I will also say that if all of congress had voted like I have voted over the years, we would not be anywhere near this total indebtedness. We would not even be in debt, or it would be very small in relationship to our GNP. But, liberal Democrats, and I can say that because the Democrats have been in control of the congress since the early 1930s, have run up the debts. We have had some Republicans who have gone along with it, and we have just had too much spending. The debt is so deep now that most people cannot even begin to comprehend it. TO BE CONTINUED

Part II
Woodward: You have been in congress for 23 years. Have you ever seen the climate as mean-spirited? It seems to me that things are getting rather wicked. What are your thoughts on the bickering back and forth?

Cong. Duncan: I think the climate is the same as it always has been. It is just more noticeable now due to the media. In the old days you actually had people who got into duals. There was a congressman from South Carolina who beat a senator with a cane.
They sent us to a civility conference a few years ago because they thought we weren’t getting along with each other. But, the first speaker was David McCullough and the first thing he said was that a Russian visitor came up into the House Gallery in 1948 and watched for a while and came down and shook his head. He said that the House was the strangest place he had ever been. He went on to say that, in the House of Representatives, a man stands up and says whatever he wants to say and no one listens to him, but everyone disagrees. But after McCullough told that story he said that the Russian said that if he had his life to life to live over he would choose to be a member of that wild and raucous bunch known as the US House of Representatives. So, I know everybody bashes the Congress and the approval ratings are very low, but it is a collection of the finest people you will find any place. Everybody who comes and serves for a while recognizes that and realizes it. In any group there are always a few, but most people, I think almost everyone who serves, thinks it is a special place and most are proud of their service.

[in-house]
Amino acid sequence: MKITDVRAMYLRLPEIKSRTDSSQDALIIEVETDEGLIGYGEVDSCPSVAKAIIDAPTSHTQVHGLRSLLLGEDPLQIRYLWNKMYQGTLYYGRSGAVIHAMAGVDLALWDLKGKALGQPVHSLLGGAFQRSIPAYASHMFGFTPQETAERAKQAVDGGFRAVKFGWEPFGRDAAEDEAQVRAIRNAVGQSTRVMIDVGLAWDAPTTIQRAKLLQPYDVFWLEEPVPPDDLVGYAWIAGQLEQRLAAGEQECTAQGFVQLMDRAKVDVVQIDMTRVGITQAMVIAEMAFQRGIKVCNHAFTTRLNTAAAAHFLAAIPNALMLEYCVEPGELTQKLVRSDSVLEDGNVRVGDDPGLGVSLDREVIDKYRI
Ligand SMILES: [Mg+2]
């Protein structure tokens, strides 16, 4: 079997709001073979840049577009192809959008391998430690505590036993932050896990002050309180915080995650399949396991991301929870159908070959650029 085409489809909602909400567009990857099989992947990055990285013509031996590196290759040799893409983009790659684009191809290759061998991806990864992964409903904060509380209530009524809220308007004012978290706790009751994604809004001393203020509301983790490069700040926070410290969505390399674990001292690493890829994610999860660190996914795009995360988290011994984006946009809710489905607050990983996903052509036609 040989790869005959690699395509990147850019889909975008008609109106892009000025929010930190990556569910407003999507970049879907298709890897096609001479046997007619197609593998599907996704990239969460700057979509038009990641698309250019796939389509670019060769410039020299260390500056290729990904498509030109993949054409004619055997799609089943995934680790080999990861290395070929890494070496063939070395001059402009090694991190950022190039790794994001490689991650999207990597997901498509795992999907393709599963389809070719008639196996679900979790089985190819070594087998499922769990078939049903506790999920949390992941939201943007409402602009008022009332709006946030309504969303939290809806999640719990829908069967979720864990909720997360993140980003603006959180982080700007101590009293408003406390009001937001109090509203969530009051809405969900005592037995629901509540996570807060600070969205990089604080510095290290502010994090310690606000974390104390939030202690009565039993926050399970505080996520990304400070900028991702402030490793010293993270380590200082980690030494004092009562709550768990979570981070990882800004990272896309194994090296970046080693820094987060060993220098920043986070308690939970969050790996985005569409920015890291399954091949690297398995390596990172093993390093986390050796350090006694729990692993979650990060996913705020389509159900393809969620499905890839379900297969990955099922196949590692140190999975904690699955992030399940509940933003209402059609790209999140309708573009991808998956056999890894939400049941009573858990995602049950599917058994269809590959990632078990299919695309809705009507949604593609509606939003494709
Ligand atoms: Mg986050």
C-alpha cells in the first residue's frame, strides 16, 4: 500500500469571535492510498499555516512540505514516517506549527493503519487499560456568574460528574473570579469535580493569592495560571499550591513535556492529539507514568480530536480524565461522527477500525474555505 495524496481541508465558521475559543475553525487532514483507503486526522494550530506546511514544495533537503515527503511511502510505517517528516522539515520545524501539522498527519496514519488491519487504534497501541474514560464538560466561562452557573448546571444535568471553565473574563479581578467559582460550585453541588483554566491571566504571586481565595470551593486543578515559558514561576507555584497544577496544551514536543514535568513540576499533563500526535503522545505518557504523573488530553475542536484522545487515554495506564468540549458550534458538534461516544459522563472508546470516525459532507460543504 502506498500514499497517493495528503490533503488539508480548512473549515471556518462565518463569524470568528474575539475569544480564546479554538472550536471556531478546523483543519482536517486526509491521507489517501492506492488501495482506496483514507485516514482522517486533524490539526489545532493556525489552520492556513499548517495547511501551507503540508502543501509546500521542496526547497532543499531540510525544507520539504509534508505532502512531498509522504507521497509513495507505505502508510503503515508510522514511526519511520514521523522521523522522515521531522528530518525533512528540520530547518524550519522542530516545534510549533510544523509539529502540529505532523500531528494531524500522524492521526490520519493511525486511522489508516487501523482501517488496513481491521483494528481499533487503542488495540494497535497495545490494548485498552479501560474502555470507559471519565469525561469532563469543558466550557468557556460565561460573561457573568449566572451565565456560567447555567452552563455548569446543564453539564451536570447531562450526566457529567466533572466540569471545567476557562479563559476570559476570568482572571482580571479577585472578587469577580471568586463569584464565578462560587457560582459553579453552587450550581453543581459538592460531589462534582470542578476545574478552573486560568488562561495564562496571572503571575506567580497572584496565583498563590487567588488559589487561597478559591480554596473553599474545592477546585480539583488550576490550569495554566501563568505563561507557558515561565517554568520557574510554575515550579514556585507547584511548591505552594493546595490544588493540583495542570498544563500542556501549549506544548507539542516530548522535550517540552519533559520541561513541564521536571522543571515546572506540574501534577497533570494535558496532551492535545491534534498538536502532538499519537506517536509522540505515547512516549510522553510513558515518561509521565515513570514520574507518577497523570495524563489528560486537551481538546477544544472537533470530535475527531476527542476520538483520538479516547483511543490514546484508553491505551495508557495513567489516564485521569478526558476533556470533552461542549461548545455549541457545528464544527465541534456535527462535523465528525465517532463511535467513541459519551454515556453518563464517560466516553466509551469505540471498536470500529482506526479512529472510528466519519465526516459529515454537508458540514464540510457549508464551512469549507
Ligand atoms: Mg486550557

Woodward: In the latest budget battle, how did it turn out for you? Were you expecting more cuts? Were you pleased?

Cong. Duncan: No, it was a joke. As a matter of fact, I wound up voting against the final bill. I did vote for the three extensions to try to keep the government going so as to cut the rope from Speaker John Boehner so that he could continue to negotiate. I have no criticism of him. Maybe he got the most he could get under the circumstances. I will tell you that they came up with a $38 million dollar cut, but when the details came out, it turned out that about half those cuts were things that didn’t apply to this year. Some of the cuts were things that were already cut anyway, like $6.5 billion that came back from the Census Bureau that they didn’t use. Then the Congressional Budget Office said that none of the cuts were going to apply to this fiscal year which was what we were talking about. We wound up this year with only cutting $352 million which was nothing---maybe less than l/10 of one percent. It was a joke and used up a lot of time for nothing.

Woodward: Let’s switch and talk about some local issues.

Cong. Duncan: Okay

Woodward: I wanted to ask you about red light cameras. I hear a lot of complaints about them and was wondering what is your opinion?

Cong. Duncan: Well, first of all, the red light cameras have almost nothing to do with safety. The whole situation is that you can never, never, never satisfy government’s appetite for money or land. All this is about is to get more money paid to the government. If it was all about safety, they would not be giving tickets to people for turning right on a red light. But, they have found out that they were not making enough money for giving tickets for people running red lights, so they give tickets for turning right on red. It varies from place to place, but from 60% to 80% of the tickets are for people turning right on red lights.
Woodward: Drivers adapted and stopped running red lights, so the revenue went down.

Cong. Duncan: Right. Plus, the Washington Times had an article just this past week talking about how the red light cameras have actually led to more traffic accidents and injuries due to people slowing down and getting hit in the rear. People are overwhelmingly opposed to those red light cameras, but, let me tell you, those companies come in and spend billions and billions for lobbying state legislatures. We know that two of the largest companies are foreign companies, and over half the money goes to the company.

Woodward: For the second question on a local issue, what are your thoughts about our current city election campaign? We have two strong female candidates and we may elect our first woman as mayor. What do you think about that and the election in general?